In a nutshell
The study evaluated the outcomes of second autologous stem cell transplantation (ASCT2) in patients with relapsed/refractory Hodgkin lymphoma (r/r-HL) after a first transplantation (ASCT1). The main finding was that ASCT2 was safe and relatively effective in such patients.
ASCT replaces cancerous bone marrow with healthy stem cells from patients’ own bodies. It is given when HL relapses after initial treatment. 40-50% of patients develop r/r-HL after ASCT. Drugs like brentuximab-vedotin (Adcetris) improve survival in such patients. These patients are generally given allogeneic-SCT (alloSCT) which uses stem cells from donors. However, matching donors are hard to find. Studies supporting the effectiveness of a second ASCT (ASCT2) in such patients are limited.
Methods & findings
The study analyzed previous records of 56 patients with r/r-HL who received ASCT2 after a failed ASCT1. Recovery of neutrophils and platelets to normal levels is important after cancer therapy. Survival and relapse rate were also evaluated.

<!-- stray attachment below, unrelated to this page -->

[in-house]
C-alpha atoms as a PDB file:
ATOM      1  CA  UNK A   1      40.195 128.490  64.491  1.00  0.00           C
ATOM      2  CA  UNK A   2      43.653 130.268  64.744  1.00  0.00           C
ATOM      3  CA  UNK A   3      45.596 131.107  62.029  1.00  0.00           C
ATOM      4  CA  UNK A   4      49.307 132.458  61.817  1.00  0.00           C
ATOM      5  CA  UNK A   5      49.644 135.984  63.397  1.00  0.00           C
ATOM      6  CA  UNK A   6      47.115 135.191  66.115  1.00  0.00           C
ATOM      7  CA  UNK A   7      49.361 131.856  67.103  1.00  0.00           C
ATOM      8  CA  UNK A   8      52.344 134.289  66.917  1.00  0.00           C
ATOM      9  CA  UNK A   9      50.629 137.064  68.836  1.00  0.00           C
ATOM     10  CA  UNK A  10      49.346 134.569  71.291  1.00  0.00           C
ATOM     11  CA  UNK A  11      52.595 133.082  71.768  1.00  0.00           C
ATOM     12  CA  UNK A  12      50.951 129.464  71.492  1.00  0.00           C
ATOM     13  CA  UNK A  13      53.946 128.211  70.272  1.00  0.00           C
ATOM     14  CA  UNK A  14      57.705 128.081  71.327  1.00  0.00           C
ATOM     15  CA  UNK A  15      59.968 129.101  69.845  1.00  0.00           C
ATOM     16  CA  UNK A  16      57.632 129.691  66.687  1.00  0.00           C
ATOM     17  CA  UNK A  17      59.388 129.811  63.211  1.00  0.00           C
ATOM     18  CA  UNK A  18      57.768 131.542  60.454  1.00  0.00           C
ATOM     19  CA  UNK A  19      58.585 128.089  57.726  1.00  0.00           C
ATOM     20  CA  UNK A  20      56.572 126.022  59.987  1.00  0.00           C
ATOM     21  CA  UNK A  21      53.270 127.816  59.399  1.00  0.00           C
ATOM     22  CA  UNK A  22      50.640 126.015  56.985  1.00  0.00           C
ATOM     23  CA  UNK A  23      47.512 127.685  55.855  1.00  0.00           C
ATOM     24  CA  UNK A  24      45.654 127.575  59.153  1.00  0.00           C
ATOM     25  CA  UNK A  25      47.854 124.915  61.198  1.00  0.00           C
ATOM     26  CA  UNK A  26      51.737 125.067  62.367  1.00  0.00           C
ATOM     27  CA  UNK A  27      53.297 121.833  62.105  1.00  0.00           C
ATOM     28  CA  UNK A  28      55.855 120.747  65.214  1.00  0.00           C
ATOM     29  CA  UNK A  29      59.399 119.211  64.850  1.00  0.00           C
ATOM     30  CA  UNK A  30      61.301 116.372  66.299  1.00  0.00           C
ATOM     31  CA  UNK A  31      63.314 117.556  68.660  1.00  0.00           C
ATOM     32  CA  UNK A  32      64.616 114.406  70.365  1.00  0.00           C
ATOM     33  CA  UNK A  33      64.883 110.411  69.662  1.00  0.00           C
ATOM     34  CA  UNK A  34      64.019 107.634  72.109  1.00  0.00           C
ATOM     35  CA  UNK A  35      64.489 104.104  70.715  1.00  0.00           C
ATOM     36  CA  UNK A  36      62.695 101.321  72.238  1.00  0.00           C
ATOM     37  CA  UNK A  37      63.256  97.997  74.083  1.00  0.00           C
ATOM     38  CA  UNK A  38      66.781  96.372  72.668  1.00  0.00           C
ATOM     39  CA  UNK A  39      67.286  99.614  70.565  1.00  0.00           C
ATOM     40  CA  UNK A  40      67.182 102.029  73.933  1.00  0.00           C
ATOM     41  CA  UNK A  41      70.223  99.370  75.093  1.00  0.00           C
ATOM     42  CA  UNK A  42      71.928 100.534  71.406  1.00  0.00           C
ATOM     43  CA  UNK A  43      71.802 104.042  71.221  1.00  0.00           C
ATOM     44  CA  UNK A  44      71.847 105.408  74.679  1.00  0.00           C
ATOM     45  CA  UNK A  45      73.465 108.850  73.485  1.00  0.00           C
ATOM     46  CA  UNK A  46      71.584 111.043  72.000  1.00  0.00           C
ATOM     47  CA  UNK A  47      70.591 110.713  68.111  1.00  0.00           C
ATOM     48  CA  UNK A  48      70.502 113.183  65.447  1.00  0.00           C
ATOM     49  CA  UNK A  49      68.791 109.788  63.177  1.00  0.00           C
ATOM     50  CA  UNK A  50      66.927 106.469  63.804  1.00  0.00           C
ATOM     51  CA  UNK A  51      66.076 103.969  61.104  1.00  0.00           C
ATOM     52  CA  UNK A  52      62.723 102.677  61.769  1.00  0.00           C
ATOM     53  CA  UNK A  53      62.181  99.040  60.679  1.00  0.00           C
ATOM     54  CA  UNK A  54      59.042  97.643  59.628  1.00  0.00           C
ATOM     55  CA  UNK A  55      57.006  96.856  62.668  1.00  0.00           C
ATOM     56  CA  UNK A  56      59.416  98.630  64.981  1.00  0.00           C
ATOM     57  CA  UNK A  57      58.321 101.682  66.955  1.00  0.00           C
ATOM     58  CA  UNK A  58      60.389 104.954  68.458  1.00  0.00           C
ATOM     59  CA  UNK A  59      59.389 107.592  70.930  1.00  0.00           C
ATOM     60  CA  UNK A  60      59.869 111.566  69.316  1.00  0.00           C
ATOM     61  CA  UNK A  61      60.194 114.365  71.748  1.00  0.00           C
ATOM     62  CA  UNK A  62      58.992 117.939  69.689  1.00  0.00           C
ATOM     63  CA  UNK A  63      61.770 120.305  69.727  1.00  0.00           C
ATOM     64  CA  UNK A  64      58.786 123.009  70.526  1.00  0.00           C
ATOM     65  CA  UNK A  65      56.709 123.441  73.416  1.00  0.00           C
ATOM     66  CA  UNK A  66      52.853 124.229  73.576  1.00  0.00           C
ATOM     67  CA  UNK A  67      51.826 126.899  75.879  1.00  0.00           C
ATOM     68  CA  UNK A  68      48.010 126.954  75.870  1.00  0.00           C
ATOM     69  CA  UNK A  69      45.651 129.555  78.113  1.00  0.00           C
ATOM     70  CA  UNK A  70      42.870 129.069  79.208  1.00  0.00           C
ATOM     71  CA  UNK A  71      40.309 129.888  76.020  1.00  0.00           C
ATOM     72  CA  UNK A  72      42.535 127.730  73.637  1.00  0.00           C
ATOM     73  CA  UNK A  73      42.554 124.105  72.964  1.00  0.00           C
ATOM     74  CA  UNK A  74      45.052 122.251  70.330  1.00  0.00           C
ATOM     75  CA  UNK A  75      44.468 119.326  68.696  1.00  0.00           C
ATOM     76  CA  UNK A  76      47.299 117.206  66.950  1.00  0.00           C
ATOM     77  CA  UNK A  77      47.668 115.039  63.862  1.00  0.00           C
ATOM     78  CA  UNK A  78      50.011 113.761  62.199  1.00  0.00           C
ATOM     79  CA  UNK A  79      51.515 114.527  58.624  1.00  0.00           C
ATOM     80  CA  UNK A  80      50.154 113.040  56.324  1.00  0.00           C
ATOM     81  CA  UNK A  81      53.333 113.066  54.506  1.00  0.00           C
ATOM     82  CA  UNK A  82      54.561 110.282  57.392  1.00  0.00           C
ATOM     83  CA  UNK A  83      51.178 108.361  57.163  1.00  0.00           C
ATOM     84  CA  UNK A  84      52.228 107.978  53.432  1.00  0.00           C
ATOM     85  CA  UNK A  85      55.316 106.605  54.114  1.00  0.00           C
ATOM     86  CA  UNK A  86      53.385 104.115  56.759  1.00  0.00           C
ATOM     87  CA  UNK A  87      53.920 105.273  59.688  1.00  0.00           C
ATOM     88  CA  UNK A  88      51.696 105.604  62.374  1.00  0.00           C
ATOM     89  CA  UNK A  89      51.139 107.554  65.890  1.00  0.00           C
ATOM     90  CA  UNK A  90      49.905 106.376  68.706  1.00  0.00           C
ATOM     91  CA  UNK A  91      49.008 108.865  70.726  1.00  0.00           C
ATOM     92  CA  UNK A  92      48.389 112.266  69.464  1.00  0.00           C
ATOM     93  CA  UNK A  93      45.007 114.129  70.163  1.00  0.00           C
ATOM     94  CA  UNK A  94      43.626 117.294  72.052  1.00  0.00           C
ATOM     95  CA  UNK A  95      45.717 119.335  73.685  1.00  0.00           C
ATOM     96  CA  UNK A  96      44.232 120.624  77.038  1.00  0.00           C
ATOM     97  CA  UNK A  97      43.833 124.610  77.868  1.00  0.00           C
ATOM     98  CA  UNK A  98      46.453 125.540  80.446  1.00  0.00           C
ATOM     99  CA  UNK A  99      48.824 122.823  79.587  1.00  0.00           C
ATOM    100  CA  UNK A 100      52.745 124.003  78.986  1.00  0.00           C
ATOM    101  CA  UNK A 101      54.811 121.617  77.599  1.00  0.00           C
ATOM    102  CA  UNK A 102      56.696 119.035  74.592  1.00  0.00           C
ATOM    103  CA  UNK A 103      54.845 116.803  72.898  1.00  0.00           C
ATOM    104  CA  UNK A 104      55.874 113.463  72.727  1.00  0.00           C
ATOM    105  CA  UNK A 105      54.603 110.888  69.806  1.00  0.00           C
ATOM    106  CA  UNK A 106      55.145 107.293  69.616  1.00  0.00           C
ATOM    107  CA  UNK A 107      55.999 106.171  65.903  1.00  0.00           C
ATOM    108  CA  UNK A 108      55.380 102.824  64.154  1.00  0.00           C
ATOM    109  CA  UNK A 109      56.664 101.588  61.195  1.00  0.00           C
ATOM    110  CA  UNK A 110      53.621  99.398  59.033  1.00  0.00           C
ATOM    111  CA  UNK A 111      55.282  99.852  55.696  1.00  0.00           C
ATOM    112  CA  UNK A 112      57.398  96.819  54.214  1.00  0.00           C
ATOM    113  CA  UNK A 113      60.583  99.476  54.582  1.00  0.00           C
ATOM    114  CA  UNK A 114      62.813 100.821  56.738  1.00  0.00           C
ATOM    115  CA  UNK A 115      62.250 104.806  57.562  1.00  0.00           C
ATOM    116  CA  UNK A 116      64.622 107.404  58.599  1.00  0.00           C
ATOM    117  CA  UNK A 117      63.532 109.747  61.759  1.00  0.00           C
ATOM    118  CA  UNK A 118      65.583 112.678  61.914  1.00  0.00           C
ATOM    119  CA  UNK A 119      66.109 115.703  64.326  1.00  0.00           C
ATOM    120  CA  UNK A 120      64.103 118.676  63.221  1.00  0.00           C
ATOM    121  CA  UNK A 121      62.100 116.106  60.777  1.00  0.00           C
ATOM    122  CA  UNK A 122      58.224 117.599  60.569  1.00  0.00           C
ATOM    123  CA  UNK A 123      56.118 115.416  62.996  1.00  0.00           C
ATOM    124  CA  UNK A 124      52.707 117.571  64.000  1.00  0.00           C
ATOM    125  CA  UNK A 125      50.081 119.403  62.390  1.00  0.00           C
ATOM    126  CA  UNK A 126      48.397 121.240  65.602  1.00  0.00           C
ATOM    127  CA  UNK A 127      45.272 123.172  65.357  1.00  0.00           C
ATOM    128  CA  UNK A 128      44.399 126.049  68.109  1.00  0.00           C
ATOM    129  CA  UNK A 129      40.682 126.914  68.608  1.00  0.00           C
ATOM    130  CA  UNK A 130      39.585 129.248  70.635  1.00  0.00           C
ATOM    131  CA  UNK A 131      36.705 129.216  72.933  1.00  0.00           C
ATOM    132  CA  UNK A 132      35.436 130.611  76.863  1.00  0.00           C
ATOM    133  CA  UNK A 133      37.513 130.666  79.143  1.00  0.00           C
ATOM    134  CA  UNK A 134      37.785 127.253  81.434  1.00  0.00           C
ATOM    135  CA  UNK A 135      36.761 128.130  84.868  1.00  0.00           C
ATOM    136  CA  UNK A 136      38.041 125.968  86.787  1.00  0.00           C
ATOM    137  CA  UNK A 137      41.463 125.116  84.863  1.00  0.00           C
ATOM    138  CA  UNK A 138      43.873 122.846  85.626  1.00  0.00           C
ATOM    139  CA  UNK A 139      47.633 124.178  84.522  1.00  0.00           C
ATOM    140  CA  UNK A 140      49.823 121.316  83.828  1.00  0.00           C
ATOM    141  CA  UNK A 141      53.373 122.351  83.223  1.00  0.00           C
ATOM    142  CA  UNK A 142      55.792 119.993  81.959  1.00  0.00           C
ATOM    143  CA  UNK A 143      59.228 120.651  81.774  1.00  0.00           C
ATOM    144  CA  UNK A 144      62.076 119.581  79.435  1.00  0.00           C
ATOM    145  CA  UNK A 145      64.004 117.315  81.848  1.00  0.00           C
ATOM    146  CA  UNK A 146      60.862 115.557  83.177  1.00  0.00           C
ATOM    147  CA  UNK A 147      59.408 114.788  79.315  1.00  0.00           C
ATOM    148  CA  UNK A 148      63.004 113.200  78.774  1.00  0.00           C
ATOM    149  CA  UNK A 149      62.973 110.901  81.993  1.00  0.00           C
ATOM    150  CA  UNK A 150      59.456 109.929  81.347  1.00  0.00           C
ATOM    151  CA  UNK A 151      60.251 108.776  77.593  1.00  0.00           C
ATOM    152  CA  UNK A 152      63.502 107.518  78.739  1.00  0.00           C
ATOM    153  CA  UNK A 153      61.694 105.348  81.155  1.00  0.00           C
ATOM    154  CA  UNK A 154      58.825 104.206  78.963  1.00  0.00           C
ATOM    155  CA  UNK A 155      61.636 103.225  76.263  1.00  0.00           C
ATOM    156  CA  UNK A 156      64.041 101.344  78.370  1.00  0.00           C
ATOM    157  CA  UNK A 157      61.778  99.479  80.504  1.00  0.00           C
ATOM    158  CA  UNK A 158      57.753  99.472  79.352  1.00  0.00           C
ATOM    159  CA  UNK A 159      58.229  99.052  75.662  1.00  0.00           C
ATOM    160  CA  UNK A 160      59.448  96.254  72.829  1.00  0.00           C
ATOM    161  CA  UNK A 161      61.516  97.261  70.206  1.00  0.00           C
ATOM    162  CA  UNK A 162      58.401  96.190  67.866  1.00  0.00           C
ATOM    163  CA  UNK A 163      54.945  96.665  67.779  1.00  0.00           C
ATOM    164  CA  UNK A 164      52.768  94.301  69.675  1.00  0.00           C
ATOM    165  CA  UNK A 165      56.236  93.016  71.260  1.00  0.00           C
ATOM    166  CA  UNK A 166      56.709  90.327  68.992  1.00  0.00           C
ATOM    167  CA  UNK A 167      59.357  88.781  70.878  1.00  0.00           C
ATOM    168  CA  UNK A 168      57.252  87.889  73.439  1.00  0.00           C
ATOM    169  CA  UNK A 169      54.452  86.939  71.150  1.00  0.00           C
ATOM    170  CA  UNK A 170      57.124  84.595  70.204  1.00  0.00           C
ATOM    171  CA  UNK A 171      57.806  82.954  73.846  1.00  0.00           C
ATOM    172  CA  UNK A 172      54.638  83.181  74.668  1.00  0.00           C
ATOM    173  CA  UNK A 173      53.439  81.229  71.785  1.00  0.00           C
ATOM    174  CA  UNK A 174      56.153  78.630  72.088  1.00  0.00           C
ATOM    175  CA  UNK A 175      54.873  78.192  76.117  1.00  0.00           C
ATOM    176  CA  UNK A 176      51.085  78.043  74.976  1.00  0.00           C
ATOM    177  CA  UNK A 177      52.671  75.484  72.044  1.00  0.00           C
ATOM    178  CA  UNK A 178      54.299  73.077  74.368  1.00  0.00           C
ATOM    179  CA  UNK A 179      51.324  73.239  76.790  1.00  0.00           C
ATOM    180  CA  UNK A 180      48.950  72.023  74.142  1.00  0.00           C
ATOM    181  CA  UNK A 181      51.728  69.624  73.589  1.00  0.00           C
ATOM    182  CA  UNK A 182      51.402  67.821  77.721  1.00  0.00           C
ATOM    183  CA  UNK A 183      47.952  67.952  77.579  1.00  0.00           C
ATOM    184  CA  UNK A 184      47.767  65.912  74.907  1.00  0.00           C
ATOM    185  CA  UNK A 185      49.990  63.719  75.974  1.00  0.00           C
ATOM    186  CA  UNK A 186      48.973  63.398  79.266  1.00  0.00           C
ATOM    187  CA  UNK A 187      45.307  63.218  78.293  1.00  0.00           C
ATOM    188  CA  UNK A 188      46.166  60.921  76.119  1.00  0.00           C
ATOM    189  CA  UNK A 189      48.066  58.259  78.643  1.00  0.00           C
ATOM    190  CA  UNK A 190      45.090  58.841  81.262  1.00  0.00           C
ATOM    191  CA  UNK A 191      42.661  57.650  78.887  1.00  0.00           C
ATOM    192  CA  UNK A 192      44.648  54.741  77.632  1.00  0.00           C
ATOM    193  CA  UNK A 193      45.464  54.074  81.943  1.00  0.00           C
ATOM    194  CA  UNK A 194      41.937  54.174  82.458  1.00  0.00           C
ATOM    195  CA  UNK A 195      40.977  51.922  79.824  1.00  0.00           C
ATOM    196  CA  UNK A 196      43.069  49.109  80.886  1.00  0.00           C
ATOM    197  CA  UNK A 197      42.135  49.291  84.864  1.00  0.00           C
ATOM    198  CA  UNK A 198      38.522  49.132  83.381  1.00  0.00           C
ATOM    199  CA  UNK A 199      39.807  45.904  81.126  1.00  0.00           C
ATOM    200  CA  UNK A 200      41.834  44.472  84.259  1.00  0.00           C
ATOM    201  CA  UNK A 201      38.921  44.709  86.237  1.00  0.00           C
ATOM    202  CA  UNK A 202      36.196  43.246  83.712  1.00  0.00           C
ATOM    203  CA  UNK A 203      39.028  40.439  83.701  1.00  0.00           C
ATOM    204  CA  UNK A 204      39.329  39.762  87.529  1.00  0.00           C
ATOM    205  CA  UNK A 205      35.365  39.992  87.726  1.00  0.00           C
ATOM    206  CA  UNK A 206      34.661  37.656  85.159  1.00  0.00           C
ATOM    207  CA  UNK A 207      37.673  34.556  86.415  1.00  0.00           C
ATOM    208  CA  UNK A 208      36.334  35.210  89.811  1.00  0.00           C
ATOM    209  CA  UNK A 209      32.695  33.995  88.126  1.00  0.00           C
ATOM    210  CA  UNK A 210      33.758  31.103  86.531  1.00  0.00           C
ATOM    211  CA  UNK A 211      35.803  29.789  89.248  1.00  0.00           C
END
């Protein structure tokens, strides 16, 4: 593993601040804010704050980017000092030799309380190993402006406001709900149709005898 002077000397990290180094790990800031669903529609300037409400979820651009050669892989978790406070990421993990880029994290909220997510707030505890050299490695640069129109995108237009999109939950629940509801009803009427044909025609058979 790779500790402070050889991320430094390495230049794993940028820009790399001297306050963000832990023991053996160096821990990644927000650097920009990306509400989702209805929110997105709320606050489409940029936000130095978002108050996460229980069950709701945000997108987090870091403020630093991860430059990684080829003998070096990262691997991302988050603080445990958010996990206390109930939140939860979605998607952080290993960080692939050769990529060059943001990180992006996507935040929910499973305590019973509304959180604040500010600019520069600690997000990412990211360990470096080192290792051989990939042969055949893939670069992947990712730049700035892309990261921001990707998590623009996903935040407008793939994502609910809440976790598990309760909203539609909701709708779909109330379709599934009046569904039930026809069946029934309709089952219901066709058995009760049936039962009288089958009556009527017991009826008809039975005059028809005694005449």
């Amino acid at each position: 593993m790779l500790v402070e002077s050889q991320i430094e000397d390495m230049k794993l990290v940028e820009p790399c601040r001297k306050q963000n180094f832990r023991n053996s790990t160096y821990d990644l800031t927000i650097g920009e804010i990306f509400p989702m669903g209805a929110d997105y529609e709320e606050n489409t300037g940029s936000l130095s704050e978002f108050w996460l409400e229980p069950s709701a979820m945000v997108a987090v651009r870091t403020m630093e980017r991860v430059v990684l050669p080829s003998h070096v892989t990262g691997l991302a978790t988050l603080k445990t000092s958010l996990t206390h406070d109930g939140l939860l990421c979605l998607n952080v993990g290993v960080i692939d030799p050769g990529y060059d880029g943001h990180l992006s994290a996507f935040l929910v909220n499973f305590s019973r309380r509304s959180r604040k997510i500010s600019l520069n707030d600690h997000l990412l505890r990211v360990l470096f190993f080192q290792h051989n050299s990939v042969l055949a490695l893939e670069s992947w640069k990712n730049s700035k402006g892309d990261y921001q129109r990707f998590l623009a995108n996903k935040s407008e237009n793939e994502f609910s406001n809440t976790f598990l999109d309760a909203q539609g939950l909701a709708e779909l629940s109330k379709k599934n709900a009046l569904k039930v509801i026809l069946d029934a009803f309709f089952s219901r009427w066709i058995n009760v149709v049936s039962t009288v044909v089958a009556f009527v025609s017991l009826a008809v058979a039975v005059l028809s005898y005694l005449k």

The average time to neutrophil and platelet recovery after ASCT2 were 11 and 12 days. Complete remission (CR) refers to the disappearance of all cancer symptoms. Partial remission (PR) means at least 50% or more of the symptoms are absent. 52% of patients achieved CR and 12% had PR after 100 days of ASCT2. Cancer progressed in 5% of patients. Another 5% had stable disease, meaning that their cancer neither progressed nor reduced.
Overall, 62% of patients were estimated to survive after 4 years of ASCT2. During this time, 28% of patients were estimated to survive without disease progression. Patients with CR or PR at the time of ASCT2 were defined to have chemosensitive-cancer (CC). Rates of overall survival (OS) were 72% in patients with CC and 29% in those without CC. Relapse rates were 64% for CC and 82% in those without CC.
The bottom line
The authors concluded that ASCT2 was safe and effective for patients with r/r-HL who had late relapses after ASCT1. It also showed benefits in patients with CC.
The fine print
This study was retrospective, meaning that it looked back in time to analyze data. Information might have been missing. It also did not compare results with a control group receiving no ASCT2 or a different therapy. Further controlled studies are needed.
Published By :
Leukemia & lymphoma
Jul 11, 2020
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